Flooding, and the creeping threat of sea level rise that makes it worse, took center stage at this year’s State of the City address, delivered by Charleston Mayor John Tecklenburg on Tues. Jan. 22.
Standing in front of residents and councilmembers at City Hall, Tecklenburg taught a 101 class on the history of drainage on the Charleston peninsula, the rapid and unchecked development of West Ashley, and the steps that it will take to “learn to live with water.”
The mayor briefly cited four critical challenges for the Holy City: flooding and drainage, traffic and transportation, affordable housing, and public safety. But the speech largely focused on something every Charlestonian can agree on — the existential threat of flooding that shuts down the streets every time it pours.
“It’s actually been documented over the last 100 years that the harbor of Charleston has risen over 18 inches,” Tecklenburg said. “Very reliably, the city believes in the next 50 years there will be a sea level rise of two to three feet. That’s what we’re planning for.”
Charleston first started taking steps to deal with drainage back in 1859 with a series of archway tunnels, the first of which started at Meeting Street and ended at White Point Garden.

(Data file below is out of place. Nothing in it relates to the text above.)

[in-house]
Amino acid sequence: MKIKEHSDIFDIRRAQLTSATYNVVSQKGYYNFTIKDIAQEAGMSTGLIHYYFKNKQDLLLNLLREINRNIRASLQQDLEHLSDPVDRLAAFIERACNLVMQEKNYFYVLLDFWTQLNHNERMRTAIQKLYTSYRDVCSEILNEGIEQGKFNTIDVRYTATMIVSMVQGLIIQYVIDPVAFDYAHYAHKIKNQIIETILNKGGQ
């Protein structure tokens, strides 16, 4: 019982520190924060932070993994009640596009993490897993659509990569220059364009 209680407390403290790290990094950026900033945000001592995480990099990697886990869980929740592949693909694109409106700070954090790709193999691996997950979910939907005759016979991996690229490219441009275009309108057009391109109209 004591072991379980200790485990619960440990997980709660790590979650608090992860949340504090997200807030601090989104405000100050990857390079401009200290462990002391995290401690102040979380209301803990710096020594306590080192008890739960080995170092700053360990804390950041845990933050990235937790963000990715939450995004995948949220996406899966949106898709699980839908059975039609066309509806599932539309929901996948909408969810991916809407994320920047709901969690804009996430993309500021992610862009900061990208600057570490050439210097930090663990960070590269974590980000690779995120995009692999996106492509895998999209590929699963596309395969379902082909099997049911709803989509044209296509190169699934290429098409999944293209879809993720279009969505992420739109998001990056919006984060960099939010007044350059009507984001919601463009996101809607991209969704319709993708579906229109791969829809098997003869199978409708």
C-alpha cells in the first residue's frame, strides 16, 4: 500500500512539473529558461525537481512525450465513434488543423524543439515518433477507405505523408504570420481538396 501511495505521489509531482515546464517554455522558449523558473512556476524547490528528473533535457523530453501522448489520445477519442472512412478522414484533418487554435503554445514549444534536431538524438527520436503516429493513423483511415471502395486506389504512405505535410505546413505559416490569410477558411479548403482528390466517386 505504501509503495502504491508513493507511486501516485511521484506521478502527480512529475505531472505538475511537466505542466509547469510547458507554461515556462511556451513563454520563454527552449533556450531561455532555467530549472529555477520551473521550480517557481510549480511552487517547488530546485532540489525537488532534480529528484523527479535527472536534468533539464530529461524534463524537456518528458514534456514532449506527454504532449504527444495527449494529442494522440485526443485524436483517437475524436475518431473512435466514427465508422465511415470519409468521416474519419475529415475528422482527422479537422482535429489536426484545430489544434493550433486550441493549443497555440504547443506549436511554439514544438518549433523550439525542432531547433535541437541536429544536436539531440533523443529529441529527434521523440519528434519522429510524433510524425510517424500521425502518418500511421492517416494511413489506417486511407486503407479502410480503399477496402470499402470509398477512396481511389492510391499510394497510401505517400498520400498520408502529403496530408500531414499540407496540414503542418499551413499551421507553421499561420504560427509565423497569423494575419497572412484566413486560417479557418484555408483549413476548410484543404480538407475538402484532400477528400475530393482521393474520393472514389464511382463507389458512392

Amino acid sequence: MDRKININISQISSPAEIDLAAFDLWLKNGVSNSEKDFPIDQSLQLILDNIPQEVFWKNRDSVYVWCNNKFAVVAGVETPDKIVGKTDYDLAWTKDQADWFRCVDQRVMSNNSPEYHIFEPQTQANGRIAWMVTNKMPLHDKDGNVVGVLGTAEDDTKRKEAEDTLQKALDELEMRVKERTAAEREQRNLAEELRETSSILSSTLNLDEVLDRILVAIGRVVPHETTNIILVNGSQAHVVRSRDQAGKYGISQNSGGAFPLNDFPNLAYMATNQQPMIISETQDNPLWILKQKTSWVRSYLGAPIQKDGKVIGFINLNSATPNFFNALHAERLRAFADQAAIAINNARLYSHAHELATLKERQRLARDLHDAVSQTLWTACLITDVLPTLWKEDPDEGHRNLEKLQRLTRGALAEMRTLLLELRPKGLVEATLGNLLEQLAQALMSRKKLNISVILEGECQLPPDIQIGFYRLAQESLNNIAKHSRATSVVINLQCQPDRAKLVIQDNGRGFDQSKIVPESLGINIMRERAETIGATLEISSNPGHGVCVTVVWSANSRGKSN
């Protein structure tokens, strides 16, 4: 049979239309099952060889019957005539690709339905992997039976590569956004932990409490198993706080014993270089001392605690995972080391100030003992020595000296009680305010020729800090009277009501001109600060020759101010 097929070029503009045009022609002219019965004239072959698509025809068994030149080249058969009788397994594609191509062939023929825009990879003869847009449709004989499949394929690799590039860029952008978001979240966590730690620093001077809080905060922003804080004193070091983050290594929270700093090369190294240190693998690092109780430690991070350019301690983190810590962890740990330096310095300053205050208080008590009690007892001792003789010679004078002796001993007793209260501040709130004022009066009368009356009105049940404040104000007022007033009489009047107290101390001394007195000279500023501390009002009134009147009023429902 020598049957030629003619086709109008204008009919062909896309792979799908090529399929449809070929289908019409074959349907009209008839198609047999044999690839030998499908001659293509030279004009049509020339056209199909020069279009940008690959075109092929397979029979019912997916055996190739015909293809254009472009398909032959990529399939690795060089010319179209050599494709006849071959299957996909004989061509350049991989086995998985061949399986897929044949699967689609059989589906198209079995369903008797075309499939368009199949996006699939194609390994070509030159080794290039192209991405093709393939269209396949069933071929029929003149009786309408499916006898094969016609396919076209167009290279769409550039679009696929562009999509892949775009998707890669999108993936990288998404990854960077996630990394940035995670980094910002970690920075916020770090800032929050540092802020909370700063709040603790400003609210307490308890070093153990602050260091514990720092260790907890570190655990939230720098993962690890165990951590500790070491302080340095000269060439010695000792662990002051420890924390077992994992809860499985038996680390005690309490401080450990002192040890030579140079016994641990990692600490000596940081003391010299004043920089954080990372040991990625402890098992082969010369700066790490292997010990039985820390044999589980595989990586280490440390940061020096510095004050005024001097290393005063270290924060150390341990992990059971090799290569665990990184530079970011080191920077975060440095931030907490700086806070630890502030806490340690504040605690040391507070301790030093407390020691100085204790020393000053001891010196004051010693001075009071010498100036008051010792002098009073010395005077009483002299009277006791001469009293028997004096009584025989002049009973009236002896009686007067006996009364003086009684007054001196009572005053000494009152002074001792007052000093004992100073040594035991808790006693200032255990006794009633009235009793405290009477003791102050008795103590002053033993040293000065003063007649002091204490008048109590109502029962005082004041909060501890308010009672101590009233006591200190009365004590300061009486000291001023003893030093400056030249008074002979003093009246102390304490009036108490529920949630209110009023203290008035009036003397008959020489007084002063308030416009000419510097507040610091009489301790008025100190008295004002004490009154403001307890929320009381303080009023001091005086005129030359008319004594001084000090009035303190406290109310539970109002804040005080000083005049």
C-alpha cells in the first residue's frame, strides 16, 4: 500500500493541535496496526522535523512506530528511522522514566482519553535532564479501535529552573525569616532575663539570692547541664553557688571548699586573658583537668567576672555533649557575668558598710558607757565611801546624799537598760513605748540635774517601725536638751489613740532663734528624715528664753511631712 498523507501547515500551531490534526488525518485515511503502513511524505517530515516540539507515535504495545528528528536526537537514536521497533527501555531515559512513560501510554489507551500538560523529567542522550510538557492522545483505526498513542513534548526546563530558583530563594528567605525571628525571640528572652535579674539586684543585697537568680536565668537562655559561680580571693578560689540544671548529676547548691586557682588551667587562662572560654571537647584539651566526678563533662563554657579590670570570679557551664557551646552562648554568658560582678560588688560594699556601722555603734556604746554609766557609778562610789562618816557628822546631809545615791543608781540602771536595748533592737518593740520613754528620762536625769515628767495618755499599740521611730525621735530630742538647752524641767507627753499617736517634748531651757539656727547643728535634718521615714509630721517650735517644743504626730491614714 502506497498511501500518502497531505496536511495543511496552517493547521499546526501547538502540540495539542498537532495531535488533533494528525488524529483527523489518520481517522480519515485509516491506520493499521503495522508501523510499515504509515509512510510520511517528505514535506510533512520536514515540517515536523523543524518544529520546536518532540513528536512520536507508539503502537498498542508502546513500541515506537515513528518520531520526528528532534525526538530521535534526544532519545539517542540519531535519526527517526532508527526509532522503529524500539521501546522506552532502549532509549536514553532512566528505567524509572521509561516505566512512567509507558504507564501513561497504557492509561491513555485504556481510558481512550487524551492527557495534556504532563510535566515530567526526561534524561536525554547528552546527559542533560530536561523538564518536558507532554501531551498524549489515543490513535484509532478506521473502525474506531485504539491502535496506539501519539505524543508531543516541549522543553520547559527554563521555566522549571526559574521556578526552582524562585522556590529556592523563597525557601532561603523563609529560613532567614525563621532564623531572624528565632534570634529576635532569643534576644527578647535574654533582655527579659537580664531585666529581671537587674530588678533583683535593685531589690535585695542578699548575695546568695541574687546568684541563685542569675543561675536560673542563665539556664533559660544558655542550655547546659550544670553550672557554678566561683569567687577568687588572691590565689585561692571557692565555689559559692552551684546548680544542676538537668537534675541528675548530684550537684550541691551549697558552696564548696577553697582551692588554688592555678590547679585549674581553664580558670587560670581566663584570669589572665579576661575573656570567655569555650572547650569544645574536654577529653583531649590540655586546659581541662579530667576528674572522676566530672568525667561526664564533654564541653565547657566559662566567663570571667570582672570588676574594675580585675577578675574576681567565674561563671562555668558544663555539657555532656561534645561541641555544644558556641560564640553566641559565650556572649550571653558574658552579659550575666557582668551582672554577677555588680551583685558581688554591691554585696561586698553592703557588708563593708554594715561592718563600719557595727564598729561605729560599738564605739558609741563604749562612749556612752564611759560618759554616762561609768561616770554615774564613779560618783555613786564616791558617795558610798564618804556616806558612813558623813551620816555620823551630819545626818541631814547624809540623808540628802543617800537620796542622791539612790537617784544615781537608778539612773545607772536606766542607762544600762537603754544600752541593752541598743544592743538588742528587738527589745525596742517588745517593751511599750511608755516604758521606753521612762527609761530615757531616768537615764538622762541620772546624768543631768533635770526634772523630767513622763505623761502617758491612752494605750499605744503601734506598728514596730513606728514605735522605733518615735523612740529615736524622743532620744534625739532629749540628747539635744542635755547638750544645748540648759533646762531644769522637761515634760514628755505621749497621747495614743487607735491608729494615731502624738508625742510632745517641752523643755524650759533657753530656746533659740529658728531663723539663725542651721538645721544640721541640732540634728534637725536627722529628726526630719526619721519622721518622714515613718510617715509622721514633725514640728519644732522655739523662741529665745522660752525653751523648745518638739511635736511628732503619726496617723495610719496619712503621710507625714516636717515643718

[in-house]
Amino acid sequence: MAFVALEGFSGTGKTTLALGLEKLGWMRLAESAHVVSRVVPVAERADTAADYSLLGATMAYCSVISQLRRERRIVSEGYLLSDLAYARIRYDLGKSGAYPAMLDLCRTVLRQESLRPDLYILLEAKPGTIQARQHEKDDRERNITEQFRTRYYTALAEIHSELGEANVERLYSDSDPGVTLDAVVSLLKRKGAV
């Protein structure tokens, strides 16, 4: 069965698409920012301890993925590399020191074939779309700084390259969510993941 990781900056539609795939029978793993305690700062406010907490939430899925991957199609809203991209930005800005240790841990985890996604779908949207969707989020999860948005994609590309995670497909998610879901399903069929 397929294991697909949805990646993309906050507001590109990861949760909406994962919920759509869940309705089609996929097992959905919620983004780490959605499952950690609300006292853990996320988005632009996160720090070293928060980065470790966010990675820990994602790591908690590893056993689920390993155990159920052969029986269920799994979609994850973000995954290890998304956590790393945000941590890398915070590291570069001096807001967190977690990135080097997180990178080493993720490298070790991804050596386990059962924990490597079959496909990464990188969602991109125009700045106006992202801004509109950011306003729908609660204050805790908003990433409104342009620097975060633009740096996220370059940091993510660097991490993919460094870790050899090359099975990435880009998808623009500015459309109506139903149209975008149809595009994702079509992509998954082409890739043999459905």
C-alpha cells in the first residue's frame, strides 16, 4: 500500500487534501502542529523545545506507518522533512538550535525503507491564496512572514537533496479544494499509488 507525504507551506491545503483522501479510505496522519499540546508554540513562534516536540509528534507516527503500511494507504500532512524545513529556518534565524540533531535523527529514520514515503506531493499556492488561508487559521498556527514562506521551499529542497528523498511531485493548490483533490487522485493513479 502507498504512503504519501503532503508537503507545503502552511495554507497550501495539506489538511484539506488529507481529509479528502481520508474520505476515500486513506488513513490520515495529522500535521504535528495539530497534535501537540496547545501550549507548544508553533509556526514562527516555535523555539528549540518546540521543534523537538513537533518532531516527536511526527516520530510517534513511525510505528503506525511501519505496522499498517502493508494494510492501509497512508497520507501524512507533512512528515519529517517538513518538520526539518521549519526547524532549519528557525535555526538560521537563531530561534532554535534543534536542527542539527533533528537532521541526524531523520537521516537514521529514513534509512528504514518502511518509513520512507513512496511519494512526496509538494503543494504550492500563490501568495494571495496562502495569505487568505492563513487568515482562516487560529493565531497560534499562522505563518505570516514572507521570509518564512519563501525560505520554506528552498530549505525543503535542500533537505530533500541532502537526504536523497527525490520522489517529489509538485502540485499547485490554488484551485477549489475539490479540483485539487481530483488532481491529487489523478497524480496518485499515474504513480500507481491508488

“Over time, the peninsula developed into this grid of undersized and inefficient pipes and flooding features that don’t meet today’s requirements,” he said.
As part of his solutions, Tecklenburg touted the city’s three-month-old partnership with the Army Corps of Engineers, whose rubber stamp on flood mitigation projects will help the city secure federal funding to pay for them. The mayor also highlighted what he called the “Dutch Dialogues,” a back-and-forth that started with a Dutch delegation visiting Charleston last year and, most recently, ended in a discovery trip to the Netherlands by the mayor, city staff, and council members (Total cost to taxpayers: $19,000.)
He also praised the city’s soon-to-be-completed buyout of dozens of flood-prone West Ashley homes in the Shadowmoss neighborhood, drainage improvements at Spring and Fishburne streets meant to alleviate traffic-halting flooding on the Crosstown, and the creation of a new Stormwater Department, which the city announced back in December with a $2.4 million funding increase for flood mitigation.
Tecklenburg said he plans to present a revised Flooding and Sea Level Rise Strategy at the next City Council meeting on Feb. 12.
Several local organizations praised the mayor’s focus on flooding.
“We appreciate Mayor Tecklenburg’s thorough presentation during the State of the City on what is coming up this year in regards to the comprehensive plan, new department, public information sessions and outside expertise,” said Lowcountry Local First spokeswoman Jordan Amaker in a statement.
In November, 75 percent of the 500-strong local business group reported being impacted by severe weather and flooding last year. Forty-four percent of member businesses reported losing money over it.
“We know that these issues are not new to the Lowcountry and in fact have affected the area for centuries,” she said.